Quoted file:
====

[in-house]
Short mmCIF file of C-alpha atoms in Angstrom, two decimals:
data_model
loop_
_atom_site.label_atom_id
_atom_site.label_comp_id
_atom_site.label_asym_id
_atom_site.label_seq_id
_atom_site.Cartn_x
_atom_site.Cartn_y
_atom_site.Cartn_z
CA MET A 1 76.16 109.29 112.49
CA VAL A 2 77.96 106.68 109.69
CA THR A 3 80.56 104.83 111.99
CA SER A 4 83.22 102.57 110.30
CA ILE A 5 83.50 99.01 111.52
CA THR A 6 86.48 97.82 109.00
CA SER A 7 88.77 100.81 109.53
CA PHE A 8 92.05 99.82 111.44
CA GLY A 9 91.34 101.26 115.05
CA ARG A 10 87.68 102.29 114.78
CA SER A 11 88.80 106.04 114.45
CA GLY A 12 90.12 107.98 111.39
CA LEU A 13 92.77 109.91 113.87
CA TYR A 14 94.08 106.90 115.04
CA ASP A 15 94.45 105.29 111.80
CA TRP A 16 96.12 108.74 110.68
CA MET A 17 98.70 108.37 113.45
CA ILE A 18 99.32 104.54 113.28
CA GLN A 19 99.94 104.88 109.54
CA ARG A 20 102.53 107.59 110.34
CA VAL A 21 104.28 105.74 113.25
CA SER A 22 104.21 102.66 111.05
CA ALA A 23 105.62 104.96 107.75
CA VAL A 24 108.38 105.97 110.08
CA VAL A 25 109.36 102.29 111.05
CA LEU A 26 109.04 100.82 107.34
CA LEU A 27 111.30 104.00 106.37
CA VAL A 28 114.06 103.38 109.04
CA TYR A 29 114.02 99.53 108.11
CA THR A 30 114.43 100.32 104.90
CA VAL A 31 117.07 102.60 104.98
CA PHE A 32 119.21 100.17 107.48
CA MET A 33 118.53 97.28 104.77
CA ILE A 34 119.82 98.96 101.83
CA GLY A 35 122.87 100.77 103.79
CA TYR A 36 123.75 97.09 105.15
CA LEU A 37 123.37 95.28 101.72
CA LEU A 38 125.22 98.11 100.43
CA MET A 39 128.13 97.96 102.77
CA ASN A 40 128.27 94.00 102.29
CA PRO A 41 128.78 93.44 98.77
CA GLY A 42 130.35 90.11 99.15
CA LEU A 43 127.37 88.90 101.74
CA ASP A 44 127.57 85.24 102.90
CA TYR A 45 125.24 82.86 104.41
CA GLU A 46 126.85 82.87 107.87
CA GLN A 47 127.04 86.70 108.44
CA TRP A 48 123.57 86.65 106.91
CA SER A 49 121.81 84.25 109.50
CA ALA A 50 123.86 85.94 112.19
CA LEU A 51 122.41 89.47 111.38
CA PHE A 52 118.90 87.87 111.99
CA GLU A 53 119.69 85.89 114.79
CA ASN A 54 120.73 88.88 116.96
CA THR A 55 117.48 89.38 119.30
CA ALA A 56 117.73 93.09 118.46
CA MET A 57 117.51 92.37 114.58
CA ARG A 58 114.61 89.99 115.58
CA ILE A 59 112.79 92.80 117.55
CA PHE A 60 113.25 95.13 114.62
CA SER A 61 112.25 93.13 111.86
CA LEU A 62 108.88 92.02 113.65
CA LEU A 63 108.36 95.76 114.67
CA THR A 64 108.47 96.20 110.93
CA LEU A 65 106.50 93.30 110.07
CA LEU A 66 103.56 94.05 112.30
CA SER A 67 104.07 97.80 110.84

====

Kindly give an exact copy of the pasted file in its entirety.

[in-house]
Short mmCIF file of C-alpha atoms in Angstrom, two decimals:
data_model
loop_
_atom_site.label_atom_id
_atom_site.label_comp_id
_atom_site.label_asym_id
_atom_site.label_seq_id
_atom_site.Cartn_x
_atom_site.Cartn_y
_atom_site.Cartn_z
CA MET A 1 76.16 109.29 112.49
CA VAL A 2 77.96 106.68 109.69
CA THR A 3 80.56 104.83 111.99
CA SER A 4 83.22 102.57 110.30
CA ILE A 5 83.50 99.01 111.52
CA THR A 6 86.48 97.82 109.00
CA SER A 7 88.77 100.81 109.53
CA PHE A 8 92.05 99.82 111.44
CA GLY A 9 91.34 101.26 115.05
CA ARG A 10 87.68 102.29 114.78
CA SER A 11 88.80 106.04 114.45
CA GLY A 12 90.12 107.98 111.39
CA LEU A 13 92.77 109.91 113.87
CA TYR A 14 94.08 106.90 115.04
CA ASP A 15 94.45 105.29 111.80
CA TRP A 16 96.12 108.74 110.68
CA MET A 17 98.70 108.37 113.45
CA ILE A 18 99.32 104.54 113.28
CA GLN A 19 99.94 104.88 109.54
CA ARG A 20 102.53 107.59 110.34
CA VAL A 21 104.28 105.74 113.25
CA SER A 22 104.21 102.66 111.05
CA ALA A 23 105.62 104.96 107.75
CA VAL A 24 108.38 105.97 110.08
CA VAL A 25 109.36 102.29 111.05
CA LEU A 26 109.04 100.82 107.34
CA LEU A 27 111.30 104.00 106.37
CA VAL A 28 114.06 103.38 109.04
CA TYR A 29 114.02 99.53 108.11
CA THR A 30 114.43 100.32 104.90
CA VAL A 31 117.07 102.60 104.98
CA PHE A 32 119.21 100.17 107.48
CA MET A 33 118.53 97.28 104.77
CA ILE A 34 119.82 98.96 101.83
CA GLY A 35 122.87 100.77 103.79
CA TYR A 36 123.75 97.09 105.15
CA LEU A 37 123.37 95.28 101.72
CA LEU A 38 125.22 98.11 100.43
CA MET A 39 128.13 97.96 102.77
CA ASN A 40 128.27 94.00 102.29
CA PRO A 41 128.78 93.44 98.77
CA GLY A 42 130.35 90.11 99.15
CA LEU A 43 127.37 88.90 101.74
CA ASP A 44 127.57 85.24 102.90
CA TYR A 45 125.24 82.86 104.41
CA GLU A 46 126.85 82.87 107.87
CA GLN A 47 127.04 86.70 108.44
CA TRP A 48 123.57 86.65 106.91
CA SER A 49 121.81 84.25 109.50
CA ALA A 50 123.86 85.94 112.19
CA LEU A 51 122.41 89.47 111.38
CA PHE A 52 118.90 87.87 111.99
CA GLU A 53 119.69 85.89 114.79
CA ASN A 54 120.73 88.88 116.96
CA THR A 55 117.48 89.38 119.30
CA ALA A 56 117.73 93.09 118.46
CA MET A 57 117.51 92.37 114.58
CA ARG A 58 114.61 89.99 115.58
CA ILE A 59 112.79 92.80 117.55
CA PHE A 60 113.25 95.13 114.62
CA SER A 61 112.25 93.13 111.86
CA LEU A 62 108.88 92.02 113.65
CA LEU A 63 108.36 95.76 114.67
CA THR A 64 108.47 96.20 110.93
CA LEU A 65 106.50 93.30 110.07
CA LEU A 66 103.56 94.05 112.30
CA SER A 67 104.07 97.80 110.84